PLoS Comput Biol. 2022 Nov 22;18(11):e1010650. doi: 10.1371/journal.pcbi.1010650. eCollection 2022 Nov.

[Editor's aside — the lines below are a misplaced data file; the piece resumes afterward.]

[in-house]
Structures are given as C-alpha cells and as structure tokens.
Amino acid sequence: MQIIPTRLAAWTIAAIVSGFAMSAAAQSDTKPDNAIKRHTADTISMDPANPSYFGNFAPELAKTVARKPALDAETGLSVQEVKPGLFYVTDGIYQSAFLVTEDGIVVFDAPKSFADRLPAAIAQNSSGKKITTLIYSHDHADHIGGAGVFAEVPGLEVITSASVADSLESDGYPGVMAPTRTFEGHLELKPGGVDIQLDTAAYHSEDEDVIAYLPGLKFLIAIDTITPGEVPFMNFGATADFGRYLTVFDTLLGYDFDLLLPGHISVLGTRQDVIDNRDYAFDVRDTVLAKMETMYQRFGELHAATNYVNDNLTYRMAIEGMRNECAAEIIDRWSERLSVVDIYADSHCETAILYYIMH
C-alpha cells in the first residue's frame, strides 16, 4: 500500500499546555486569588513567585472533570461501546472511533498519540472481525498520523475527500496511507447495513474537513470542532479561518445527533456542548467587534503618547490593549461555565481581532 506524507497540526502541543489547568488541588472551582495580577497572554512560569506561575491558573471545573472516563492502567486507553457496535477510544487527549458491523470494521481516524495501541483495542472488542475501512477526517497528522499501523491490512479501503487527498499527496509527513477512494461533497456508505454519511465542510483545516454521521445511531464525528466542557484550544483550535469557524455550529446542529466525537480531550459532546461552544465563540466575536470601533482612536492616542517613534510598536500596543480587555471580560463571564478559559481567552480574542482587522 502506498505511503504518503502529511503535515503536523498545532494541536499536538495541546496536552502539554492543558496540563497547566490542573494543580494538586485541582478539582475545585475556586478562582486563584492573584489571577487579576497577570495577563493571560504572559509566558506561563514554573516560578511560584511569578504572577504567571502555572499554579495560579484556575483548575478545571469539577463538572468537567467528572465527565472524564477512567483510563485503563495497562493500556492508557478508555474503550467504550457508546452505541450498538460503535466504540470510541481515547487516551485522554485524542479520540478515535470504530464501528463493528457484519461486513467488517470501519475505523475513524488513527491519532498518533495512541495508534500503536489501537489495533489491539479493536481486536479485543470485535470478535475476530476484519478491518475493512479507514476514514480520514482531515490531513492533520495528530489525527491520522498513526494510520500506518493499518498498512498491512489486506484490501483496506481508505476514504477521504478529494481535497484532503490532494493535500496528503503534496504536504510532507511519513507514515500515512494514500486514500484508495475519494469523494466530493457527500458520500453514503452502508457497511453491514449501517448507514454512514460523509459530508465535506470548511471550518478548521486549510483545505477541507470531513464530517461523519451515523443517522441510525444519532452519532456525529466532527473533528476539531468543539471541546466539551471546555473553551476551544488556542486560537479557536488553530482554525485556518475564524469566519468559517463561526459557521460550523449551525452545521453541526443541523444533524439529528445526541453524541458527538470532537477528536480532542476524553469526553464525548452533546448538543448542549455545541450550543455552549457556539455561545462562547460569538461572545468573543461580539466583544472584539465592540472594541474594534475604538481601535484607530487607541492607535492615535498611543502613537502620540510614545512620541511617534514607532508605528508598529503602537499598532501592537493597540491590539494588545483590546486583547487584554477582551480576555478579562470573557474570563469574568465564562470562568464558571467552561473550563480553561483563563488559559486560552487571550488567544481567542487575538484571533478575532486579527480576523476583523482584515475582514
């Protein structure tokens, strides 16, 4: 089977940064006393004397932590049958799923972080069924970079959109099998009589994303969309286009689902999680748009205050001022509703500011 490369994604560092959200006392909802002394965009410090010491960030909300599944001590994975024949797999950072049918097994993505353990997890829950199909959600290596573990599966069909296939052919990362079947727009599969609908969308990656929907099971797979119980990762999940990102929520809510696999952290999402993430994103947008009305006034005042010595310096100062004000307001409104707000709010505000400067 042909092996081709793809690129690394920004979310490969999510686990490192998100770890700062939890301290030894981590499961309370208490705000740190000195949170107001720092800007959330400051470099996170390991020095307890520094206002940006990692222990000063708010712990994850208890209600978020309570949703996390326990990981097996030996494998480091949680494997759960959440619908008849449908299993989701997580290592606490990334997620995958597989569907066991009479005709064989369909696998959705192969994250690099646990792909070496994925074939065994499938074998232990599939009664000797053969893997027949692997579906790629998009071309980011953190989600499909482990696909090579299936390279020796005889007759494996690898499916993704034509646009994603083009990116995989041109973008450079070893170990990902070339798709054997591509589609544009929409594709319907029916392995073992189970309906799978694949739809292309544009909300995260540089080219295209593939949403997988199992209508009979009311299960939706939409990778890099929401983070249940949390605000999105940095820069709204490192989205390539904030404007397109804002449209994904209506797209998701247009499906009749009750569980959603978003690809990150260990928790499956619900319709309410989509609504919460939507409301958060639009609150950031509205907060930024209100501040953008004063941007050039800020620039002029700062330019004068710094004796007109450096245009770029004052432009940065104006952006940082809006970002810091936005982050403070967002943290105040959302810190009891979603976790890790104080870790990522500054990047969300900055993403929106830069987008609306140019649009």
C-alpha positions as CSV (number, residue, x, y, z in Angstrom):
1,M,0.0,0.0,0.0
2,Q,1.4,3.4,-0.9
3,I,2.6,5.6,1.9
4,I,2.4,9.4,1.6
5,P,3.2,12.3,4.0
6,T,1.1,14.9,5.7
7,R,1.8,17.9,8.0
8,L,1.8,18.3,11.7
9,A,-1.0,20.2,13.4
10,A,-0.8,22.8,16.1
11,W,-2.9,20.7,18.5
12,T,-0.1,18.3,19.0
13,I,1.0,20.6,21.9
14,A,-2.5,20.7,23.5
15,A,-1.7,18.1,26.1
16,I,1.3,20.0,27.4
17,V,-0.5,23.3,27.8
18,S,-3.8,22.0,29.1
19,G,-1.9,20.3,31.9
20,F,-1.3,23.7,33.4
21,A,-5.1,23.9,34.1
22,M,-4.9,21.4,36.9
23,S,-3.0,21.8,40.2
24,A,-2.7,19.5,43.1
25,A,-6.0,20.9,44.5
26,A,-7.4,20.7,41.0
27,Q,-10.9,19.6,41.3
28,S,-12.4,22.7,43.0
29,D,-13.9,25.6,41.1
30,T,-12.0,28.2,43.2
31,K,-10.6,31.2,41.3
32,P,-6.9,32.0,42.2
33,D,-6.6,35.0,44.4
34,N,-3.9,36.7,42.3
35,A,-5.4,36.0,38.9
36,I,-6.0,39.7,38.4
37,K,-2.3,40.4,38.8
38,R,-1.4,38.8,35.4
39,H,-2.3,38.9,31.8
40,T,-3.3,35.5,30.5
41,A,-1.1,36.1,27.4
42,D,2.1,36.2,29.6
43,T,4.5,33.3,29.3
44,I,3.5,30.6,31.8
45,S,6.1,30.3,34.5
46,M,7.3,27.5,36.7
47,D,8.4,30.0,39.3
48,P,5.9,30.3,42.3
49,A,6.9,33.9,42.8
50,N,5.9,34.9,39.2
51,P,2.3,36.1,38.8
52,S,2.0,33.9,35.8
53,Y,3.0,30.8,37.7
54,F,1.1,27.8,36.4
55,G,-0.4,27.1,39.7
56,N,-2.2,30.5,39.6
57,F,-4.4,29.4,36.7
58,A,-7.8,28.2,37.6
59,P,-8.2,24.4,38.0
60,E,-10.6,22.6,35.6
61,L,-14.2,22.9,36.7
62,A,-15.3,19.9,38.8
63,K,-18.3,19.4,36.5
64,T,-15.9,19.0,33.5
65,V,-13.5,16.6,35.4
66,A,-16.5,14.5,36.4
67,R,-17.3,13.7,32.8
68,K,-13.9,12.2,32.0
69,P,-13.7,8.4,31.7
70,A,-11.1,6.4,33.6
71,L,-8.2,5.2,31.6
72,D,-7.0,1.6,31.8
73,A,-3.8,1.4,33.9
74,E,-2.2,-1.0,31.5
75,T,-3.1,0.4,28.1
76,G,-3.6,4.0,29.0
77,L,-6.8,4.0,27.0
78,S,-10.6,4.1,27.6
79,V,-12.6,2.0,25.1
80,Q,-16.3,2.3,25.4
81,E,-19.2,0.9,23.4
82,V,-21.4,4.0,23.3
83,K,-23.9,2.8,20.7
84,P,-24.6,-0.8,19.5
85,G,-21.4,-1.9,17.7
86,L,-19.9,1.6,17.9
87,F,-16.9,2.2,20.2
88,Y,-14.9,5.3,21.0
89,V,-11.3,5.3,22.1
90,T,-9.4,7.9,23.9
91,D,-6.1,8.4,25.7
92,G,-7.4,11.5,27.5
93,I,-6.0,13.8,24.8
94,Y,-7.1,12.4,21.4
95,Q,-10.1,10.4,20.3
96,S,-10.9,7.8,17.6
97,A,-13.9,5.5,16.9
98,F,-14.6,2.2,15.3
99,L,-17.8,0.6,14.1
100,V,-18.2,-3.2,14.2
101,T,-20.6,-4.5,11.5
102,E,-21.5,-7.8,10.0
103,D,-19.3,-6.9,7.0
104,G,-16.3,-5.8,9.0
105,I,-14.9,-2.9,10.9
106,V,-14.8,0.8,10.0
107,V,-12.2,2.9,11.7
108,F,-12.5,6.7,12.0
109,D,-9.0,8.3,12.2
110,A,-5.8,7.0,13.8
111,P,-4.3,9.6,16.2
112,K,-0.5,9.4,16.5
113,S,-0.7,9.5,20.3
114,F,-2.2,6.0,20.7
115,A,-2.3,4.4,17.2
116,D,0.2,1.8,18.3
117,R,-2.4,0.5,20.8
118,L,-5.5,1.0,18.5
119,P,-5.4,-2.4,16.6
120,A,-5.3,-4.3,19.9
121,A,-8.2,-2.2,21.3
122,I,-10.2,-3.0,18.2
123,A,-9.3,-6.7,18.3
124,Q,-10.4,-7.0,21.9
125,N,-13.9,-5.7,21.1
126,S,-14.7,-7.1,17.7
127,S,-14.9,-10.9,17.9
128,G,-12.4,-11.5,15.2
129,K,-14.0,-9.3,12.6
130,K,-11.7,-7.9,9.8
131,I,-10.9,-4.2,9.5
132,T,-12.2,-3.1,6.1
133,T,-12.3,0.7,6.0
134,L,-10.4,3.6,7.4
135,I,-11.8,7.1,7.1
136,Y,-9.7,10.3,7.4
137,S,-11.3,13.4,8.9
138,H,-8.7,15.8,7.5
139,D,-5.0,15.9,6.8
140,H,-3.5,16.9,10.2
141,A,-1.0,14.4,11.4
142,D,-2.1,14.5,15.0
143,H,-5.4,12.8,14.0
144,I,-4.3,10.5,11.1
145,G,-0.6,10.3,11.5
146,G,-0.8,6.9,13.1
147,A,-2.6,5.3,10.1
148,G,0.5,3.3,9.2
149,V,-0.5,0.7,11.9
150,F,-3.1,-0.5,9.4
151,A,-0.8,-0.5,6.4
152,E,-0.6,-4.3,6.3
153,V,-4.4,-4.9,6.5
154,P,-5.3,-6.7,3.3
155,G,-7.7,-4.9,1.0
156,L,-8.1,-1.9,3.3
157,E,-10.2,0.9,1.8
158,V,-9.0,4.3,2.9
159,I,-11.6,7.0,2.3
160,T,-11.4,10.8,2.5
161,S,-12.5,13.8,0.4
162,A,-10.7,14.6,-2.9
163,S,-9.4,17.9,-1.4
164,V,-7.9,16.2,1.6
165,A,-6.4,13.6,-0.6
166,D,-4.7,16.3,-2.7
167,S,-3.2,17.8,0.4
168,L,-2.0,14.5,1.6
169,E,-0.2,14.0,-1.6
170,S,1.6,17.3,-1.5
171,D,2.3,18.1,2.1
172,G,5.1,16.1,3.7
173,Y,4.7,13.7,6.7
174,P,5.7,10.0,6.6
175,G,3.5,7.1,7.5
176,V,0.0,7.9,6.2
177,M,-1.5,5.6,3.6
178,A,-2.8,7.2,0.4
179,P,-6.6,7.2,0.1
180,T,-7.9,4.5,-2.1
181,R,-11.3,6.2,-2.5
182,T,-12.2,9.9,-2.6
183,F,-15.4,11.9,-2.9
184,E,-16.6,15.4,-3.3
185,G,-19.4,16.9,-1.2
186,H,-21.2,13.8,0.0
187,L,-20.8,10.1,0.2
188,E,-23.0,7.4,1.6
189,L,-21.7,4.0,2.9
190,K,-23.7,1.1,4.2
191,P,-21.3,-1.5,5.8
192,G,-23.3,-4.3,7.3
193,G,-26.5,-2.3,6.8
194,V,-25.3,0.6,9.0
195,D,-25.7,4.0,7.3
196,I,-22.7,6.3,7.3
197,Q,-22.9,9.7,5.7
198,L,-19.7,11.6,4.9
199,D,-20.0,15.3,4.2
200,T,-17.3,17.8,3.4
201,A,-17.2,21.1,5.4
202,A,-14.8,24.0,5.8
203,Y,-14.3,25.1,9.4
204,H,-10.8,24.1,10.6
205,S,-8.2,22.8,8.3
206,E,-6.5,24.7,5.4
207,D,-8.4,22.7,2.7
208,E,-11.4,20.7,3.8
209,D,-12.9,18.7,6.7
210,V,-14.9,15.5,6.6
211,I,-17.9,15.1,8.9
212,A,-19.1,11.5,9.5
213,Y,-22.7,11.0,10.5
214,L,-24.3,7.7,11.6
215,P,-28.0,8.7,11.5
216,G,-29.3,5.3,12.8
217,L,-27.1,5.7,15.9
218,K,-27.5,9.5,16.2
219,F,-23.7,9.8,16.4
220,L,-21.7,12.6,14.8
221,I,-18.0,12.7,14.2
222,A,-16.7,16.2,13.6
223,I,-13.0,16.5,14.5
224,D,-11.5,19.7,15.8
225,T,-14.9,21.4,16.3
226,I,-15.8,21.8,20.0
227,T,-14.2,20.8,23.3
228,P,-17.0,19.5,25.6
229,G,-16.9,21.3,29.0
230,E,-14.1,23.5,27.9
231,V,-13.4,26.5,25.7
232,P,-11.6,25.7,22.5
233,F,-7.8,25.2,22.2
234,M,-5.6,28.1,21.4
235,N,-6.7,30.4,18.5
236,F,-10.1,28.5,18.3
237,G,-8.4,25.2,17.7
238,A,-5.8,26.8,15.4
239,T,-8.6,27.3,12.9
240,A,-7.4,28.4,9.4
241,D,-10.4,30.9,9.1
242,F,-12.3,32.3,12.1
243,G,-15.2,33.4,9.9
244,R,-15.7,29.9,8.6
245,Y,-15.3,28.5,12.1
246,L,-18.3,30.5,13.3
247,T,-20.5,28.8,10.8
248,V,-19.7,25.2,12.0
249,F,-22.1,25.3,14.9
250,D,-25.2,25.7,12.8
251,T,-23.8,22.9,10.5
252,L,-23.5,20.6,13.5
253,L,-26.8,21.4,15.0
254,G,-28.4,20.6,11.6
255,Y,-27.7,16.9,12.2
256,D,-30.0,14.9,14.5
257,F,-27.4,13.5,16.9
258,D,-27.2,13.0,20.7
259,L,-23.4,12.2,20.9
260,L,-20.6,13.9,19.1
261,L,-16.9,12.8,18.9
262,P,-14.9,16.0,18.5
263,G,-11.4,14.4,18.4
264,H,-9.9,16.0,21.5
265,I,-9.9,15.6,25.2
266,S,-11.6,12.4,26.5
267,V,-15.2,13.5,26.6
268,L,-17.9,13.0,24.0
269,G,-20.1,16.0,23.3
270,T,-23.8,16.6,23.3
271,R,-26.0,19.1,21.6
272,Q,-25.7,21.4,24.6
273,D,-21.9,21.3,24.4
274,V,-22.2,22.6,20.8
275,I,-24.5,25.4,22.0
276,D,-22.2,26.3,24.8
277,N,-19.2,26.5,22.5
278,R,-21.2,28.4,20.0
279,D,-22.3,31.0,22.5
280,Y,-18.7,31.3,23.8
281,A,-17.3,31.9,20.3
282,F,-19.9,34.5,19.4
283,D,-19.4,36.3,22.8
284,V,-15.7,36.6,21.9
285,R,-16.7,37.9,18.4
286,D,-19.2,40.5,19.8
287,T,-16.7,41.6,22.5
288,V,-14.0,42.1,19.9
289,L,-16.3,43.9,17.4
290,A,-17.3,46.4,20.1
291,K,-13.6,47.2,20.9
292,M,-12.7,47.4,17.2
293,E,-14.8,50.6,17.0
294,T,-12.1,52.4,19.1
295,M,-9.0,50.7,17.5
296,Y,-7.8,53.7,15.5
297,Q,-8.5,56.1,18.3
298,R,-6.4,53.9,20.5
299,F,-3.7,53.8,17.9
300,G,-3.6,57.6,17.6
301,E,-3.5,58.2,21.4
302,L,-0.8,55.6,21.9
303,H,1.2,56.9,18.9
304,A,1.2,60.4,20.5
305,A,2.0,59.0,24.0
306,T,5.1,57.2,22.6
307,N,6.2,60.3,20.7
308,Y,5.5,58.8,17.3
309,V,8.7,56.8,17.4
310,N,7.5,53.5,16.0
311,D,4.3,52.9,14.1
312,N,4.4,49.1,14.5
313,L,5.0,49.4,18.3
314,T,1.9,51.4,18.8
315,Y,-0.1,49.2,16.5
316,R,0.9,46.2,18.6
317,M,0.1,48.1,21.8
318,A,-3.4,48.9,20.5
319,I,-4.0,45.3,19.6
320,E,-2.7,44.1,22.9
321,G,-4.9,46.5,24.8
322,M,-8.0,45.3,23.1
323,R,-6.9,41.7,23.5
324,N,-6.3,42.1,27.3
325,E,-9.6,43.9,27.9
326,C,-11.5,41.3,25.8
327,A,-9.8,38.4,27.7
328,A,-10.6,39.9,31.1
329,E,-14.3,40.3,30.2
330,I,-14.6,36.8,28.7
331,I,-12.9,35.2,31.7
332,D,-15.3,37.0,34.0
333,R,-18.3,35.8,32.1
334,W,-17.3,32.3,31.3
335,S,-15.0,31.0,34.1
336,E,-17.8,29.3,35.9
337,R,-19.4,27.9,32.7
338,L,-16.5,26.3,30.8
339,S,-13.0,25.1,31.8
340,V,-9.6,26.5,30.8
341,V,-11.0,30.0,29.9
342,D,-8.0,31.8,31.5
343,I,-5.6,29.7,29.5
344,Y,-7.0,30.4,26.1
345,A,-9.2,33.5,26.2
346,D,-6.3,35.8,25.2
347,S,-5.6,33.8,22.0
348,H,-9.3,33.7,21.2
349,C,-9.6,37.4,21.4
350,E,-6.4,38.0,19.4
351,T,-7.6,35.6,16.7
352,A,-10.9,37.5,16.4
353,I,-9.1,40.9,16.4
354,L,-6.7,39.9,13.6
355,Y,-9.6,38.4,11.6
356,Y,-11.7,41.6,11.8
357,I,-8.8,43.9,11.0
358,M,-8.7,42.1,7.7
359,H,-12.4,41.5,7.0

Network science has increasingly become central to the field of epidemiology and our ability to respond to infectious disease threats. However, many networks derived from modern datasets are not just large, but dense, with a high ratio of edges to nodes. This includes human mobility networks where most locations have a large number of links to many other locations. Simulating large-scale epidemics requires substantial computational resources and in many cases is practically infeasible. One way to reduce the computational cost of simulating epidemics on these networks is sparsification, where a representative subset of edges is selected based on some measure of their importance. We test several sparsification strategies, ranging from naive thresholding to random sampling of edges, on mobility data from the U.S. Following recent work in computer science, we find that the most accurate approach uses the effective resistances of edges, which prioritizes edges that are the only efficient way to travel between their endpoints. The resulting sparse network preserves many aspects of the behavior of an SIR model, including both global quantities, like the epidemic size, and local details of stochastic events, including the probability each node becomes infected and its distribution of arrival times. This holds even when the sparse network preserves fewer than 10% of the edges of the original network. In addition to its practical utility, this method helps illuminate which links of a weighted, undirected network are most important to disease spread.